International Journal of Clinical Pharmacy

, Volume 40, Issue 2, pp 335–340 | Cite as

Pharmaceutical interventions on prescribed medicines in community pharmacies: focus on patient-reported problems

  • Karen A. MaesEmail author
  • Kurt E. Hersberger
  • Markus L. Lampert
Short Research Report


Background While dispensing prescribed medicines, pharmacists frequently encounter technical and clinical problems that require a pharmaceutical intervention. Objective To describe the pharmaceutical interventions performed by community pharmacists while dispensing prescribed medicines and to investigate, in-depth, the patient-reported problems with the prescribed medicines that triggered pharmaceutical interventions. Method Twenty-one pharmacists each collected 30 prescriptions requiring a pharmaceutical intervention on five selected days within a five-week period. All pharmaceutical interventions were classified using the PharmDISC system. Results Of all 430 pharmaceutical interventions, 286 (66.5%) pharmaceutical interventions had a clinical cause and 144 (33.5%) pharmaceutical interventions a technical cause. Pharmacists mainly intervened to substitute a drug (n = 132, 30.7%), adjust a dose (n = 57, 13.3%), and clarify/complete information (n = 48, 11.2%). A total of 243 (56.5%) pharmaceutical interventions resulted in a change of the prescription. The implementation rate of pharmaceutical interventions reached 88.6%. Altogether, patient-reported problems triggered 99 (23.0%) pharmaceutical interventions. In 15 (15.2%) of these PIs, contact with the prescriber was necessary, whereas 61 (84.8%) PIs only involved the pharmacist. Conclusion While dispensing prescribed medicines, pharmacists performed individualised pharmaceutical interventions to solve or prevent drug-related problems. That almost a quarter of all pharmaceutical interventions triggered by patient-reported problems highlights the importance of direct patient-pharmacist interaction when dispensing prescribed medicines.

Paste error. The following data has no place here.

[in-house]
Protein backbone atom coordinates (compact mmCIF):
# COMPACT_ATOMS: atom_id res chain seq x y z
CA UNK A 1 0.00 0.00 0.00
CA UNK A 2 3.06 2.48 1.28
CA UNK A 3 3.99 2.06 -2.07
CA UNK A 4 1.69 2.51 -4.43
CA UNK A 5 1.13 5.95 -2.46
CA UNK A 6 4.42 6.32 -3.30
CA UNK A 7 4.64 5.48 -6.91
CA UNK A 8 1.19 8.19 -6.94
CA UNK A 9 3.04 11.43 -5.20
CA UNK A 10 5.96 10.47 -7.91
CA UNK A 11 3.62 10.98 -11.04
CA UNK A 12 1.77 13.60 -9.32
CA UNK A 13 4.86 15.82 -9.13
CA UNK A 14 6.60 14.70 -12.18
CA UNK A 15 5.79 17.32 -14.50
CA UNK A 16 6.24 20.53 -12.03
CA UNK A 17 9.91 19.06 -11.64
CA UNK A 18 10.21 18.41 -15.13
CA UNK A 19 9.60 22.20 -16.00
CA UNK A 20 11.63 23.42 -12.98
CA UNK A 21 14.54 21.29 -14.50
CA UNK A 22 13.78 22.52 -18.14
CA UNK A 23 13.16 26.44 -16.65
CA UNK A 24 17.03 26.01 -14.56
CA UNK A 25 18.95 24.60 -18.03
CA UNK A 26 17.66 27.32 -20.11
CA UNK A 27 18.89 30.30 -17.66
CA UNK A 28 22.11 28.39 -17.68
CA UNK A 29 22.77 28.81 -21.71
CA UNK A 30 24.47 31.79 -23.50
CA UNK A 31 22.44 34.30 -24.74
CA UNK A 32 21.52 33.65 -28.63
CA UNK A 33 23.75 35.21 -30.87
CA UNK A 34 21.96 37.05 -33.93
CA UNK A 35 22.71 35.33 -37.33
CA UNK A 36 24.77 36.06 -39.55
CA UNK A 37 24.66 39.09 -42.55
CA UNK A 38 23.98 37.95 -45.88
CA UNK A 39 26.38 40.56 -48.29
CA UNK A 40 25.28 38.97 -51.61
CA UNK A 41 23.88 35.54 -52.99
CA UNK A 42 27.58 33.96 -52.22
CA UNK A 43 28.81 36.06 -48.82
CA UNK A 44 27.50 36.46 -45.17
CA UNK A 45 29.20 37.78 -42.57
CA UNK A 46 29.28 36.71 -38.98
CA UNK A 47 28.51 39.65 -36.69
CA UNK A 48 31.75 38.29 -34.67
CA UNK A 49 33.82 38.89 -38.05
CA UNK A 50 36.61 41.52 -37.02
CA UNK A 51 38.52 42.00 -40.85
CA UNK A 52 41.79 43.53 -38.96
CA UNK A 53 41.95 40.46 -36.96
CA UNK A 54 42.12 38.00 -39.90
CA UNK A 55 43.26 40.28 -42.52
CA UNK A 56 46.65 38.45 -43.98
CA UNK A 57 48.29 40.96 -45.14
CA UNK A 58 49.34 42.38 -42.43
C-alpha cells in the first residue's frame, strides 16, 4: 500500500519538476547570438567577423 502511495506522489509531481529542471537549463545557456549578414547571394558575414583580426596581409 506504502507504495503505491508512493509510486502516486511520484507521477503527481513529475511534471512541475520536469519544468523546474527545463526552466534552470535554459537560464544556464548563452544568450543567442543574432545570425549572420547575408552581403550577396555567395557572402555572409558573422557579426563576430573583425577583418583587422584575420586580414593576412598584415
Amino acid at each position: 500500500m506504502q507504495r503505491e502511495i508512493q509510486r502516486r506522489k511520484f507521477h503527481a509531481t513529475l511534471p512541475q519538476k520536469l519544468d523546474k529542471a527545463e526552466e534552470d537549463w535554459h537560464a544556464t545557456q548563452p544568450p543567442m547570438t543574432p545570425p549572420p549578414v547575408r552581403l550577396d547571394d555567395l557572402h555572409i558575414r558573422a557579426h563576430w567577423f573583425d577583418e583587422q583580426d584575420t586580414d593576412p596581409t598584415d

Classification system Community pharmacy practice Drug-related problem Pharmaceutical care Pharmaceutical intervention Switzerland 



The authors thank the participating community pharmacists who contributed to our findings and Helene Studer and Jasmine Ruppanner for their help in the data analysis. We thank Dr. Roland Preston for proof-reading.



Conflicts of interest



  1. 1.
    Maes KA, Tremp RM, Hersberger KE, Lampert ML. Demonstrating the clinical pharmacist’s activity: validation of an intervention oriented classification system. Int J Clin Pharm. 2015;37(6):1162–71.CrossRefPubMedGoogle Scholar
  2. 2.
    Picton C, Wright H. Medicines optimisation: helping patients to make the most of medicines. Good practice guidance for healthcare professionals in England. London: Royal Pharmaceutical Society; 2013.Google Scholar
  3. 3.
    Saez-Benito L, Fernandez-Llimos F, Feletto E, Gastelurrutia MA, Martinez-Martinez F, Benrimoj SI. Evidence of the clinical effectiveness of cognitive pharmaceutical services for aged patients. Age Ageing. 2013;42(4):442–9.CrossRefPubMedGoogle Scholar
  4. 4.
    Desmaele S, De Wulf I, Dupont AG, Steurbaut S. Pharmacists’ role in handling problems with prescriptions for antithrombotic medication in Belgian community pharmacies. Int J Clin Pharm. 2015;37(4):656–68.CrossRefPubMedGoogle Scholar
  5. 5.
    Strand LM, Cipolle RJ, Morley PC, editors. Drug therapy problems. In: Pharmaceutical care practice: the patient-centered approach to medication management services. 3rd. ed. New York: The McGraw-Hill Companies; 1998.Google Scholar
  6. 6.
    Guignard E, Bugnon O. Pharmaceutical care in community pharmacies: practice and research in Switzerland. Ann Pharmacother. 2006;40(3):512–7.CrossRefPubMedGoogle Scholar
  7. 7.
    Maes KA, Studer H, Berger J, Hersberger KE, Lampert ML. Documentation of pharmaceutical care: validation of an intervention oriented classification system. J Eval Clin Pract. 2017;23:1425–32.CrossRefPubMedGoogle Scholar
  8. 8.
    Nicolas A, Eickhoff C, Griese N, Schulz M. Drug-related problems in prescribed medicines in Germany at the time of dispensing. Int J Clin Pharm. 2013;35(3):476–82.CrossRefPubMedGoogle Scholar
  9. 9.
    Nair K, Dolovich L, Cassels A, McCormack J, Levine M, Gray J, et al. What patients want to know about their medications. Focus group study of patient and clinician perspectives. Can Fam Physician. 2002;48:104–10.PubMedPubMedCentralGoogle Scholar
  10. 10.
    Horne R, Weinman J. Patients’ beliefs about prescribed medicines and their role in adherence to treatment in chronic physical illness. J Psychosom Res. 1999;47(6):555–67.CrossRefPubMedGoogle Scholar

Copyright information

© Springer International Publishing AG, part of Springer Nature 2018

Authors and Affiliations

  • Karen A. Maes
    • 1
    Email author
  • Kurt E. Hersberger
    • 1
  • Markus L. Lampert
    • 1
    • 2
  1. 1.Pharmaceutical Care Research Group, Department of Pharmaceutical SciencesUniversity of BaselBaselSwitzerland
  2. 2.Institute of Hospital PharmacyOltenSwitzerland

Personalised recommendations